• At five randomly selected times every day for one week, participants were asked to note their emotional states. The same one-week procedure was repeated five (1998–2001) and then ten years (2004–2005) later. Eight positive (happiness, joy, contentment, excitement, pride, accomplishment, interest and amusement) and 11 negative emotions (anger, sadness, fear, disgust, guilt, embarrassment, shame, anxiety, irritation, frustration and boredom) were rated on a seven-point scale that ranged from one (not at all) to seven (extremely).

• Health problems (vision, allergies, etc.), general intellectual ability, variations in happiness and personalities (neuroticism, extraversion, openness to experience, agreeableness and conscientiousness) were calculated as part of the final results as these details could affect the emotional well-being of the person.

Key findings
• Overall emotional well-being improved and became more positive with age. Contrary to the general view that youth is the best time in life, the peak of emotional life was reached by the seventh decade.

• Emotional experiences stabilized greatly as age advanced. Not only did negative emotions become less frequent with age but they also increasingly occurred along with positive emotions. These mixed emotions ultimately pared down the highs and lows of life, leading to emotional stability.

• People who experienced more positive than negative emotions in everyday life had a longer lifespan. Thus, a positive outlook affected mortality rates.

Next Steps
The authors believe that since the study checked on the participants on specified weeks, the emotional upheavals due to major life events might have gone unnoticed in the study. They are now studying a subset of the participants under controlled laboratory conditions to assess their physiological reactions to stress. They are also studying the genetic basis, if any, that is responsible for a more positive outlook among these people. Researchers are also exploring the premise that age, and its consequent biological needs, may demand better emotional regulation to explain these results further.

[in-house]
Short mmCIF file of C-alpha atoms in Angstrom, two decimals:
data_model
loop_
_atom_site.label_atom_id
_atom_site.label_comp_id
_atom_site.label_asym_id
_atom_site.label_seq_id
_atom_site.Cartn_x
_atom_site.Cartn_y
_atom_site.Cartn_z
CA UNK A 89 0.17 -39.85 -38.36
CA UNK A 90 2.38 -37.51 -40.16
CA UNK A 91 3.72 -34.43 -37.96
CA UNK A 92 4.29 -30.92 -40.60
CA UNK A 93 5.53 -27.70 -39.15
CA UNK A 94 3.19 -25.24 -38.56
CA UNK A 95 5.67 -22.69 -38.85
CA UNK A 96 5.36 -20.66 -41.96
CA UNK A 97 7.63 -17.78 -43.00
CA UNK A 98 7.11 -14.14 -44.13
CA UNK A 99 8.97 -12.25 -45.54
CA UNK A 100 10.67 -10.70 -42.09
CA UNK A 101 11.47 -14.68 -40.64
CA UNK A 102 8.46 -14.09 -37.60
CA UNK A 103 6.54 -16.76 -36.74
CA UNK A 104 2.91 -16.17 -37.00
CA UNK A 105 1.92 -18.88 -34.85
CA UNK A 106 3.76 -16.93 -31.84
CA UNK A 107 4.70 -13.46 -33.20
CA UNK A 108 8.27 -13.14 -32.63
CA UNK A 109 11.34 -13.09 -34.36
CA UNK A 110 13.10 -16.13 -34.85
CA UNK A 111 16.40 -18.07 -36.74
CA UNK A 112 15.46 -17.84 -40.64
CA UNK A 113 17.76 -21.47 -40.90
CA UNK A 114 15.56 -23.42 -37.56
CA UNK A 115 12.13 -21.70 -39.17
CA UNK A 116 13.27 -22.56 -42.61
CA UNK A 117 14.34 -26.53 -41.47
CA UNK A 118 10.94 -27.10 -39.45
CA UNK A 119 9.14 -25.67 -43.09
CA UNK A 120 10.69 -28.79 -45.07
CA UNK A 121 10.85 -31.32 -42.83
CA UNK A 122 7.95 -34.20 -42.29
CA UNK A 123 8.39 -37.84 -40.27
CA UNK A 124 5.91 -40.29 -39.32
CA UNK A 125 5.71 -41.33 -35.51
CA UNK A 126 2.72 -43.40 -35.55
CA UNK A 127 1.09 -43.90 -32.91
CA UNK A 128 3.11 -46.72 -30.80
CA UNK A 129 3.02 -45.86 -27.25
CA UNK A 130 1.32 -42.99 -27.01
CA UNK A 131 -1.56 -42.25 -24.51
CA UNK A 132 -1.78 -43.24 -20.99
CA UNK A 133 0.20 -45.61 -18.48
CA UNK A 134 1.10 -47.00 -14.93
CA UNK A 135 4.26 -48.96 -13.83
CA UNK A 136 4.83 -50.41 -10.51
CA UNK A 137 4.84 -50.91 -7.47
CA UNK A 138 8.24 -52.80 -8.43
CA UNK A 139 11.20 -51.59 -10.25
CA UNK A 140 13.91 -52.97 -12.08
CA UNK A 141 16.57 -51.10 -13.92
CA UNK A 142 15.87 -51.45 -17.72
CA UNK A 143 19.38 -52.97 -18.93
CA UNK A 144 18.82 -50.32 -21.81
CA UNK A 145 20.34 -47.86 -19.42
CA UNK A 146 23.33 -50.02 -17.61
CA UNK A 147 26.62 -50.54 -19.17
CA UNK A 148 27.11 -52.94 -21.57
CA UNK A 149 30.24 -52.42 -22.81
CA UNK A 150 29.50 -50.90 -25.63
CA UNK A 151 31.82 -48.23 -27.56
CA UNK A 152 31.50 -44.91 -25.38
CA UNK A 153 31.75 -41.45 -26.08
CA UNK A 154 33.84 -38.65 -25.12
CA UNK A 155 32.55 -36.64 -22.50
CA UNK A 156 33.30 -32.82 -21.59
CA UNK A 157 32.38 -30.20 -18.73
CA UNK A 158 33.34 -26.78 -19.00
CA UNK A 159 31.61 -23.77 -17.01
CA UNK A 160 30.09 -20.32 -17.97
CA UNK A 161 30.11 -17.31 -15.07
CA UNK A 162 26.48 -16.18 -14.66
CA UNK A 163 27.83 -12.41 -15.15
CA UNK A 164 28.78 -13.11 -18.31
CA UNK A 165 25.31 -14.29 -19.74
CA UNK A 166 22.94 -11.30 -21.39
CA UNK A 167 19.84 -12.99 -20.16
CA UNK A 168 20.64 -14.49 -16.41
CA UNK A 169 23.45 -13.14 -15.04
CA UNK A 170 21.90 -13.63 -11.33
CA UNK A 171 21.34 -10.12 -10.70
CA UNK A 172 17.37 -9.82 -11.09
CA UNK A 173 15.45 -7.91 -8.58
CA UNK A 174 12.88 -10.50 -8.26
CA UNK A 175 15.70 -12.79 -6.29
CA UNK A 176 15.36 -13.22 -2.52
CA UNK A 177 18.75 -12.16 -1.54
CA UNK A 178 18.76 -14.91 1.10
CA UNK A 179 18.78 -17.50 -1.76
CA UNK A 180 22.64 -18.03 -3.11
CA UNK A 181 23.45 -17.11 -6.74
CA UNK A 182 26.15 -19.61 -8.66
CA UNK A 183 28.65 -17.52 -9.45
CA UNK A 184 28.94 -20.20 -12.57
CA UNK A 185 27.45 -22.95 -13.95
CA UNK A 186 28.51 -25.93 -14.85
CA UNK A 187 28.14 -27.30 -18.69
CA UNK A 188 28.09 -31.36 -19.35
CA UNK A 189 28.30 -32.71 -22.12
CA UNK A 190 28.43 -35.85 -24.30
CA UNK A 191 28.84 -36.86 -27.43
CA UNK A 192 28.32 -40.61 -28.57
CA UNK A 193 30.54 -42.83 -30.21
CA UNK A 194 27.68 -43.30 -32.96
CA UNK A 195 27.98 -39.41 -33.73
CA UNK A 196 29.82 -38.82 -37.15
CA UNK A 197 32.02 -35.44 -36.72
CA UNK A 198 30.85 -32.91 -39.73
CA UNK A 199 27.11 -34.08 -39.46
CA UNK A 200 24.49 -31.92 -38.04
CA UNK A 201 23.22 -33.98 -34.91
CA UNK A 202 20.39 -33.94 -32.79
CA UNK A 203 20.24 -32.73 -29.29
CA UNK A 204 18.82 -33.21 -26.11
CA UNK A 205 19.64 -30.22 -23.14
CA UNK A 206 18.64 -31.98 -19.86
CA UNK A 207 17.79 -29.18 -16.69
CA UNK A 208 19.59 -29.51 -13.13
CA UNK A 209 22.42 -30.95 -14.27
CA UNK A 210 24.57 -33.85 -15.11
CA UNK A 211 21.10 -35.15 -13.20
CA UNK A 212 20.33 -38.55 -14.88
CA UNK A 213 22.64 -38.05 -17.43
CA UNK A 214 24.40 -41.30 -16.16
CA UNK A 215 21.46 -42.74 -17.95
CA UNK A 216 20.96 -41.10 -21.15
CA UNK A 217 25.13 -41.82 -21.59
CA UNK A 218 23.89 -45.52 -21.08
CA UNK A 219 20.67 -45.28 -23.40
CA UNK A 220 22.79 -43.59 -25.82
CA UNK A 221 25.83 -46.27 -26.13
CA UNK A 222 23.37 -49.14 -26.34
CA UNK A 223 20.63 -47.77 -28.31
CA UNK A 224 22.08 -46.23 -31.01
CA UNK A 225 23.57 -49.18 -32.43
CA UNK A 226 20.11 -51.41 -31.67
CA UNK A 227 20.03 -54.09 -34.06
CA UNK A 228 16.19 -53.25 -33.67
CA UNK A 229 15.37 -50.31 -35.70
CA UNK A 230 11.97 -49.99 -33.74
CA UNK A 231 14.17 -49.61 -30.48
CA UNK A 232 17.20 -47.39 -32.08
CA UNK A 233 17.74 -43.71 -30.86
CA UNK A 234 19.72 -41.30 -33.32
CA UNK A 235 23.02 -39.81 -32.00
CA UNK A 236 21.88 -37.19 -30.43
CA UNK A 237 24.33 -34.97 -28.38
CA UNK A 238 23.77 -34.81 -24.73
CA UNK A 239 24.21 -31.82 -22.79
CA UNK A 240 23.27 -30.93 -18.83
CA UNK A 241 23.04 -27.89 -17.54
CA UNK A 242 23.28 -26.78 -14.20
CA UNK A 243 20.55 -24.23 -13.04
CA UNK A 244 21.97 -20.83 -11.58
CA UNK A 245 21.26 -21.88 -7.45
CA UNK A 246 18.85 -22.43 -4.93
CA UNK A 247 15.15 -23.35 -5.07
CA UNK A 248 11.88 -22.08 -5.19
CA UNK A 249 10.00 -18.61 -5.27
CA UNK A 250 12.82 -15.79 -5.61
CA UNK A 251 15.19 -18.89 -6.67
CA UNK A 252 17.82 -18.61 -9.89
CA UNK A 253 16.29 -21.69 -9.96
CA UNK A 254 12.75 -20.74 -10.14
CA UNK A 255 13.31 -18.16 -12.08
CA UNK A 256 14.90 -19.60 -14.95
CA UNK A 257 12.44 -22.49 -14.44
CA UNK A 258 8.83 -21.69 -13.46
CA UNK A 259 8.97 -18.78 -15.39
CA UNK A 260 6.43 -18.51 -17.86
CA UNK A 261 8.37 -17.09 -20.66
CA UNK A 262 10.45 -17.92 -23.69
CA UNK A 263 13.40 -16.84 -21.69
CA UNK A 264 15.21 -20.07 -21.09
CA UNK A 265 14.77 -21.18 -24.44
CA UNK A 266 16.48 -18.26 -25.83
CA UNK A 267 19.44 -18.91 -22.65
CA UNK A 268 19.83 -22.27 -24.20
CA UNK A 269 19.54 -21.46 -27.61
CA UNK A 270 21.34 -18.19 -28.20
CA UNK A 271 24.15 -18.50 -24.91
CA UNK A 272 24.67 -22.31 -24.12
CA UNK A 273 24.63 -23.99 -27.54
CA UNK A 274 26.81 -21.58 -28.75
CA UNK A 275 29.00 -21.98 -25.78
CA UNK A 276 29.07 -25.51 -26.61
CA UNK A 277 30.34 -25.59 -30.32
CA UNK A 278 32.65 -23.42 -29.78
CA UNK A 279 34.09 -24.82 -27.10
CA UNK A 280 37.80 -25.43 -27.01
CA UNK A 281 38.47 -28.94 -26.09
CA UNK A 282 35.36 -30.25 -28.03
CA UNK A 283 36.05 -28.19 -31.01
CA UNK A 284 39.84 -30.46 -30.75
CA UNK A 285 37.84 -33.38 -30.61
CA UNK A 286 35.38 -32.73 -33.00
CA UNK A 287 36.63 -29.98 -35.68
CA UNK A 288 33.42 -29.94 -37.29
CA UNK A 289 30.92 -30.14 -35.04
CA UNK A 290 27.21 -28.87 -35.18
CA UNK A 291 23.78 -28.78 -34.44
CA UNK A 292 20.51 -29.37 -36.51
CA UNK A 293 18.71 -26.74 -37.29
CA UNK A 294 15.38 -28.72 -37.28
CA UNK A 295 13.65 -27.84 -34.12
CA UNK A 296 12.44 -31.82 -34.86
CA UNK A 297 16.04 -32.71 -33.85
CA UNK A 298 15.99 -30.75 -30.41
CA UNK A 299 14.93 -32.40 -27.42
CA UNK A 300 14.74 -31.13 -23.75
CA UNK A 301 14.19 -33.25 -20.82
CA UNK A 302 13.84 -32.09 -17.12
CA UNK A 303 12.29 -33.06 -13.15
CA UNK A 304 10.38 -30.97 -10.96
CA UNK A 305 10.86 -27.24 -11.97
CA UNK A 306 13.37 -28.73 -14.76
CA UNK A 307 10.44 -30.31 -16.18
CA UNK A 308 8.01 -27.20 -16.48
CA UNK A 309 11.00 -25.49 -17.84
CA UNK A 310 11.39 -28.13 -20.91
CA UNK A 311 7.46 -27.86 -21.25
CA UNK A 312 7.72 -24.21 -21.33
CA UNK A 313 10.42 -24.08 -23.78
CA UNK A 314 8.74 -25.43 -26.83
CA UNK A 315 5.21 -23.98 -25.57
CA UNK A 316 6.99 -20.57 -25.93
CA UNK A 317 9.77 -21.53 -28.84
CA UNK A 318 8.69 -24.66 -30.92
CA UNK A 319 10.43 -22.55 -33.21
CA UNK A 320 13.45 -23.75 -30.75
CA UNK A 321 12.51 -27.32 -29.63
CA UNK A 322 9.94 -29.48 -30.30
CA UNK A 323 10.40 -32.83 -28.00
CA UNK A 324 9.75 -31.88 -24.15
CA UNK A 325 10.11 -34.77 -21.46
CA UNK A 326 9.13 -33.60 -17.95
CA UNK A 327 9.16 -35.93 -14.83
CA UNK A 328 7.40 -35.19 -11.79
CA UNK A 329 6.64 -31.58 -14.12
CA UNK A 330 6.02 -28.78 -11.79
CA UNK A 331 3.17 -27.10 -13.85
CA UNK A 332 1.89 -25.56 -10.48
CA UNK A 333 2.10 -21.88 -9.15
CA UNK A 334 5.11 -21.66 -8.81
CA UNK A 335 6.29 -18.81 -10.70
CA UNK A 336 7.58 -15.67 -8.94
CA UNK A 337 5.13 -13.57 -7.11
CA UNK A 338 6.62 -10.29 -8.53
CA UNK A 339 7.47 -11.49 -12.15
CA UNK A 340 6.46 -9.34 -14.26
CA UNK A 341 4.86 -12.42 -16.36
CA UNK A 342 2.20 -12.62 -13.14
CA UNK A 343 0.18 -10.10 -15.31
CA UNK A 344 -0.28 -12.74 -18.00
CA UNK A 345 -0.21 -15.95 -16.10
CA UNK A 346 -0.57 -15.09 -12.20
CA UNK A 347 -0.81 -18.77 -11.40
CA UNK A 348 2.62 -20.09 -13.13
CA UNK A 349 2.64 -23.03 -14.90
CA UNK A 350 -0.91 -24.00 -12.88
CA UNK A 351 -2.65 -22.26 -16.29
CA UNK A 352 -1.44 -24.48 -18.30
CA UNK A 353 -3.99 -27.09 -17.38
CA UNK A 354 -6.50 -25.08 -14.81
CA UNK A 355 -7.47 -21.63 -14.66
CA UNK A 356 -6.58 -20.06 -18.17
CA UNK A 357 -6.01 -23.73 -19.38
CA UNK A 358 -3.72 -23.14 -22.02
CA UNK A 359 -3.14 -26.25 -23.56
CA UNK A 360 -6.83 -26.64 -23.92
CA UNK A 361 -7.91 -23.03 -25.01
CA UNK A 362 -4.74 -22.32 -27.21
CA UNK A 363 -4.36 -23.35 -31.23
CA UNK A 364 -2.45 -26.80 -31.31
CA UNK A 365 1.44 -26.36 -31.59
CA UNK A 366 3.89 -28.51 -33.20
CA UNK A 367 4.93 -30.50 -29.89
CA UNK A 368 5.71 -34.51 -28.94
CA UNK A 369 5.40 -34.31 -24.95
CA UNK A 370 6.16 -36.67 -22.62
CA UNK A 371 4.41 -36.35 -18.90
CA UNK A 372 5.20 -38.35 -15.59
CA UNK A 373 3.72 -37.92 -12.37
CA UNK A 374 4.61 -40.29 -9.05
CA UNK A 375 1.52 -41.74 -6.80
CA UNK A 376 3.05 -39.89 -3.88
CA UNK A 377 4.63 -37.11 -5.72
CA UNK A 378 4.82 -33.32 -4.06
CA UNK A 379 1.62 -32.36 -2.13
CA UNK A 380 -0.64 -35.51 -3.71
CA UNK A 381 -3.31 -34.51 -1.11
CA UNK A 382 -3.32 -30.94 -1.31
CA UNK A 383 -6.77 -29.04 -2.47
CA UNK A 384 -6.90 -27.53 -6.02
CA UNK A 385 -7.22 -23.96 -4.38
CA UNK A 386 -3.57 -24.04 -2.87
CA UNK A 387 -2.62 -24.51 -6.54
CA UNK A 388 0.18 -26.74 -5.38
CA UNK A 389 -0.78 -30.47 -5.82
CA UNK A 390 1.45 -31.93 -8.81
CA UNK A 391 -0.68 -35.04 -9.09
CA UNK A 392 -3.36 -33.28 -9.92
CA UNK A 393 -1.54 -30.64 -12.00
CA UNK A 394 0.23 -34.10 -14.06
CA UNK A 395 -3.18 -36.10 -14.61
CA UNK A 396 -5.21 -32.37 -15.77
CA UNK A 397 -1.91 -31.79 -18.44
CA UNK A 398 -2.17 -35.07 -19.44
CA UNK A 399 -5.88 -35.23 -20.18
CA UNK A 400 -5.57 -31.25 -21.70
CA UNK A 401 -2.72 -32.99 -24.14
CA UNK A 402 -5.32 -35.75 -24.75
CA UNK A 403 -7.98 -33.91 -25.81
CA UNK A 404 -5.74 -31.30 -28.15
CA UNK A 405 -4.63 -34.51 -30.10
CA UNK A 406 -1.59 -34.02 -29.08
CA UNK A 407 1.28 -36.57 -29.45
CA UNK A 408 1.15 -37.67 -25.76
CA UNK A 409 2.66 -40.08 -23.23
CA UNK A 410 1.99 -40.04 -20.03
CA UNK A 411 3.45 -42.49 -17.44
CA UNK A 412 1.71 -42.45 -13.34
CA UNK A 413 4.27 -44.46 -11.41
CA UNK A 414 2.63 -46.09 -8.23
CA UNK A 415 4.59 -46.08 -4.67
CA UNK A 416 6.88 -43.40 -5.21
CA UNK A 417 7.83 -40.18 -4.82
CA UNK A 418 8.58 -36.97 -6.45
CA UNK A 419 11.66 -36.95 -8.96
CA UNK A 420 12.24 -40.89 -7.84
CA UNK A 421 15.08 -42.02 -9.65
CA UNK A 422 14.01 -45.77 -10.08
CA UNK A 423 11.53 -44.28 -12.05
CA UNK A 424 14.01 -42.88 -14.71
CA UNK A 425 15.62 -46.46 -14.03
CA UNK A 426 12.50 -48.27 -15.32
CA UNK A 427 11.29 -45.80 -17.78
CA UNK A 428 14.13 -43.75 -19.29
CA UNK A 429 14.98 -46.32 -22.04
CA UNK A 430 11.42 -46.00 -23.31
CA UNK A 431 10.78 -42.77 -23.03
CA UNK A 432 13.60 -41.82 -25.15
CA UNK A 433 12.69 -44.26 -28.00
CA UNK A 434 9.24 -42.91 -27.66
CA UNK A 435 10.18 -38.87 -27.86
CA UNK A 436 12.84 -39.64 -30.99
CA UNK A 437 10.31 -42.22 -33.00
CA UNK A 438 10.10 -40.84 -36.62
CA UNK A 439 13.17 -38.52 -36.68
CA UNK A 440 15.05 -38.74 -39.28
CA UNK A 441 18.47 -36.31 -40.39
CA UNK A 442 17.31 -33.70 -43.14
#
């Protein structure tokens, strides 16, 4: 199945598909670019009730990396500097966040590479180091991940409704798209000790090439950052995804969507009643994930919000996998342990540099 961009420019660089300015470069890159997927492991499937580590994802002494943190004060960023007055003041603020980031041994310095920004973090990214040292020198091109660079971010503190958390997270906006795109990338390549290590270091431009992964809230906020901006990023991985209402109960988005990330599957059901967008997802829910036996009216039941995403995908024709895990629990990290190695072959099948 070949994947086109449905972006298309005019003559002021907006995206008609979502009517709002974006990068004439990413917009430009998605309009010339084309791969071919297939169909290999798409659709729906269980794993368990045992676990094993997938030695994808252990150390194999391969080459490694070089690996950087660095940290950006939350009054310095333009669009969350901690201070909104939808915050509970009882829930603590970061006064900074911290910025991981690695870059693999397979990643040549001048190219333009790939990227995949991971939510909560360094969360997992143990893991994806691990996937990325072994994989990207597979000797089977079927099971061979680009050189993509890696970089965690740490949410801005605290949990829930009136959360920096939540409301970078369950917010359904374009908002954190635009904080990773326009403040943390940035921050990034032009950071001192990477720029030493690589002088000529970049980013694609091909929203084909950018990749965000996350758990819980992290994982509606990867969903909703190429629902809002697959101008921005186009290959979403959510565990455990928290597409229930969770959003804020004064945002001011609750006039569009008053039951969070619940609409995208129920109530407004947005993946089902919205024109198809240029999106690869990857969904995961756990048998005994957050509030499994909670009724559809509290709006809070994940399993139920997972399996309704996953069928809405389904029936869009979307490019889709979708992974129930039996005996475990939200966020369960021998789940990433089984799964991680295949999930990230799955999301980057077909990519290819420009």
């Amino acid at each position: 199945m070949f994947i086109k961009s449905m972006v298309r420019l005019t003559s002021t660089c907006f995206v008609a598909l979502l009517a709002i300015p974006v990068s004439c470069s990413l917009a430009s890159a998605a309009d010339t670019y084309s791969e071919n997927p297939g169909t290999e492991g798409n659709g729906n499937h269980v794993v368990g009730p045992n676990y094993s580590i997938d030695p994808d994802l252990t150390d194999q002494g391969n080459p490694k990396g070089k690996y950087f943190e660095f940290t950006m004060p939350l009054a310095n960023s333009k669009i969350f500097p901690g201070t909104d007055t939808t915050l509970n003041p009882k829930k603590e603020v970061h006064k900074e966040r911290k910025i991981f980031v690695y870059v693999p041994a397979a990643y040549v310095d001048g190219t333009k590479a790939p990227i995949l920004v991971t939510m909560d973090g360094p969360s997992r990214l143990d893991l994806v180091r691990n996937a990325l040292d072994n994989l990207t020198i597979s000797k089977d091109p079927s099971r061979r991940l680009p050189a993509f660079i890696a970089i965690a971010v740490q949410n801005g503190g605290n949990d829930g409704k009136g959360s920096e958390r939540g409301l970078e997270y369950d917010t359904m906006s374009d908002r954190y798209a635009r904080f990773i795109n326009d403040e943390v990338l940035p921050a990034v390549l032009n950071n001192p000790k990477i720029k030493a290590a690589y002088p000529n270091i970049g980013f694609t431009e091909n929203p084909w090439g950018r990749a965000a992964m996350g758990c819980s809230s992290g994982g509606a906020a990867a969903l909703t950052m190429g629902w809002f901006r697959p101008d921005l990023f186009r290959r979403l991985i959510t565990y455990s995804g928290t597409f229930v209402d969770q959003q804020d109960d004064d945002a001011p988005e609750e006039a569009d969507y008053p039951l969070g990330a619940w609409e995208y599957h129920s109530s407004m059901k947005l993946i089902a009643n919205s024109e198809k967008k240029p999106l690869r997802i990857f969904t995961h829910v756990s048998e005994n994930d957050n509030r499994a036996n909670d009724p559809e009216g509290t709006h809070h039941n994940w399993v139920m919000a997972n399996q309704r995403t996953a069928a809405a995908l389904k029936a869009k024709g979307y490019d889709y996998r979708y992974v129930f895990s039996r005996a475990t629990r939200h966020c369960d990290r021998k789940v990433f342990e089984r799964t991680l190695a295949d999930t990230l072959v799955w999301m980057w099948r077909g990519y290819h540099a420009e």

Conclusion
As people age they tend to become emotionally more stable and, as this study reveals, are in a better emotional state than when they were younger. The ratio of positive to negative emotions increases from early adulthood and stabilizes with age, indicating that the peak of emotional well-being may begin at the age of 70.

This may indicate that with age there is an increase in poignancy, which consequently gives way to emotional stability and thereby to emotional well-being. Furthermore, a better emotional state leads to a longer life span. Exploration in this area may lead to a better understanding of how to live positively and live longer.

For More Information:

Emotional Well-Being Improves with Advancing Age

Publication Journal: Psychology and Aging, October 2010

By Laura L. Carstensen; Bulent Turan, Stanford University, California

*FYI Living Lab Reports Are Summaries of the Original Research.

Twitter: While young people may have firmer bums and more hair, the older set has a lot more inner peace. Via @FYILiving